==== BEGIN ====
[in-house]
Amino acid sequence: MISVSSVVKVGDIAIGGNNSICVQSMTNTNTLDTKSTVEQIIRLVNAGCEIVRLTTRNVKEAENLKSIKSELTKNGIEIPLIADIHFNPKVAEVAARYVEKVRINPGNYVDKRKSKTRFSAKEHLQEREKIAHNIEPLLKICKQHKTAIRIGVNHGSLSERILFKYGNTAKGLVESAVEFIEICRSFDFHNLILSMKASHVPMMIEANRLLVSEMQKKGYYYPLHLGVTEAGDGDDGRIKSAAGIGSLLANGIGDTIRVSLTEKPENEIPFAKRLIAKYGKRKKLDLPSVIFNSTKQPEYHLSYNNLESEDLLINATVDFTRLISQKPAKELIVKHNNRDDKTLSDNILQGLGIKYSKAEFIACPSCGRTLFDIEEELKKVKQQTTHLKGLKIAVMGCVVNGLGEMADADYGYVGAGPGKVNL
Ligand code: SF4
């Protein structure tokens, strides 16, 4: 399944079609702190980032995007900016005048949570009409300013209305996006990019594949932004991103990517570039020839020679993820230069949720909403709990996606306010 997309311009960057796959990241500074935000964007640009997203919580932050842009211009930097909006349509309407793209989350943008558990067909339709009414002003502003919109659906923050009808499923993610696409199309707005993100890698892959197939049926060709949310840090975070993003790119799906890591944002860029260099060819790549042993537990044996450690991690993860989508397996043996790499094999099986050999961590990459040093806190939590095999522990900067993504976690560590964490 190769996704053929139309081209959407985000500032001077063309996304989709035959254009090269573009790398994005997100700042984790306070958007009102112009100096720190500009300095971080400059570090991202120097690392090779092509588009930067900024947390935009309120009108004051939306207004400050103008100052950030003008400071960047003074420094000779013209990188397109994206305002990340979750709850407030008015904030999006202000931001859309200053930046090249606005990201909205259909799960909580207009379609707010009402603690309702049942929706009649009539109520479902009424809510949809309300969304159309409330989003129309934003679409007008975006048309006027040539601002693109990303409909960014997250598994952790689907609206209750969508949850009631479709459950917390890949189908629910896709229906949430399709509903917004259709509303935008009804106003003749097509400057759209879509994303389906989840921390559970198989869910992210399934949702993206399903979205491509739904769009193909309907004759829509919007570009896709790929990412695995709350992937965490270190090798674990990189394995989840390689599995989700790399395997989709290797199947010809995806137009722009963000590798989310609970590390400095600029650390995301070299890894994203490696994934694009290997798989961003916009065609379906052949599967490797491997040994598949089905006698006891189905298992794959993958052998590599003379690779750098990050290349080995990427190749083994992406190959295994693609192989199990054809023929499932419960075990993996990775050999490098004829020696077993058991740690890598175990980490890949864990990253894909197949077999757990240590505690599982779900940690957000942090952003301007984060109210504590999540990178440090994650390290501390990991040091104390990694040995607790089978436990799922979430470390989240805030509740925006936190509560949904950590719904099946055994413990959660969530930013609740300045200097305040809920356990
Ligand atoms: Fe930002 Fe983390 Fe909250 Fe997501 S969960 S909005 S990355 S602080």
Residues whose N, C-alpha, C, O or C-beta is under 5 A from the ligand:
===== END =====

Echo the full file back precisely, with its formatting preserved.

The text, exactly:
[in-house]
Amino acid sequence: MISVSSVVKVGDIAIGGNNSICVQSMTNTNTLDTKSTVEQIIRLVNAGCEIVRLTTRNVKEAENLKSIKSELTKNGIEIPLIADIHFNPKVAEVAARYVEKVRINPGNYVDKRKSKTRFSAKEHLQEREKIAHNIEPLLKICKQHKTAIRIGVNHGSLSERILFKYGNTAKGLVESAVEFIEICRSFDFHNLILSMKASHVPMMIEANRLLVSEMQKKGYYYPLHLGVTEAGDGDDGRIKSAAGIGSLLANGIGDTIRVSLTEKPENEIPFAKRLIAKYGKRKKLDLPSVIFNSTKQPEYHLSYNNLESEDLLINATVDFTRLISQKPAKELIVKHNNRDDKTLSDNILQGLGIKYSKAEFIACPSCGRTLFDIEEELKKVKQQTTHLKGLKIAVMGCVVNGLGEMADADYGYVGAGPGKVNL
Ligand code: SF4
């Protein structure tokens, strides 16, 4: 399944079609702190980032995007900016005048949570009409300013209305996006990019594949932004991103990517570039020839020679993820230069949720909403709990996606306010 997309311009960057796959990241500074935000964007640009997203919580932050842009211009930097909006349509309407793209989350943008558990067909339709009414002003502003919109659906923050009808499923993610696409199309707005993100890698892959197939049926060709949310840090975070993003790119799906890591944002860029260099060819790549042993537990044996450690991690993860989508397996043996790499094999099986050999961590990459040093806190939590095999522990900067993504976690560590964490 190769996704053929139309081209959407985000500032001077063309996304989709035959254009090269573009790398994005997100700042984790306070958007009102112009100096720190500009300095971080400059570090991202120097690392090779092509588009930067900024947390935009309120009108004051939306207004400050103008100052950030003008400071960047003074420094000779013209990188397109994206305002990340979750709850407030008015904030999006202000931001859309200053930046090249606005990201909205259909799960909580207009379609707010009402603690309702049942929706009649009539109520479902009424809510949809309300969304159309409330989003129309934003679409007008975006048309006027040539601002693109990303409909960014997250598994952790689907609206209750969508949850009631479709459950917390890949189908629910896709229906949430399709509903917004259709509303935008009804106003003749097509400057759209879509994303389906989840921390559970198989869910992210399934949702993206399903979205491509739904769009193909309907004759829509919007570009896709790929990412695995709350992937965490270190090798674990990189394995989840390689599995989700790399395997989709290797199947010809995806137009722009963000590798989310609970590390400095600029650390995301070299890894994203490696994934694009290997798989961003916009065609379906052949599967490797491997040994598949089905006698006891189905298992794959993958052998590599003379690779750098990050290349080995990427190749083994992406190959295994693609192989199990054809023929499932419960075990993996990775050999490098004829020696077993058991740690890598175990980490890949864990990253894909197949077999757990240590505690599982779900940690957000942090952003301007984060109210504590999540990178440090994650390290501390990991040091104390990694040995607790089978436990799922979430470390989240805030509740925006936190509560949904950590719904099946055994413990959660969530930013609740300045200097305040809920356990
Ligand atoms: Fe930002 Fe983390 Fe909250 Fe997501 S969960 S909005 S990355 S602080």
Residues whose N, C-alpha, C, O or C-beta is under 5 A from the ligand: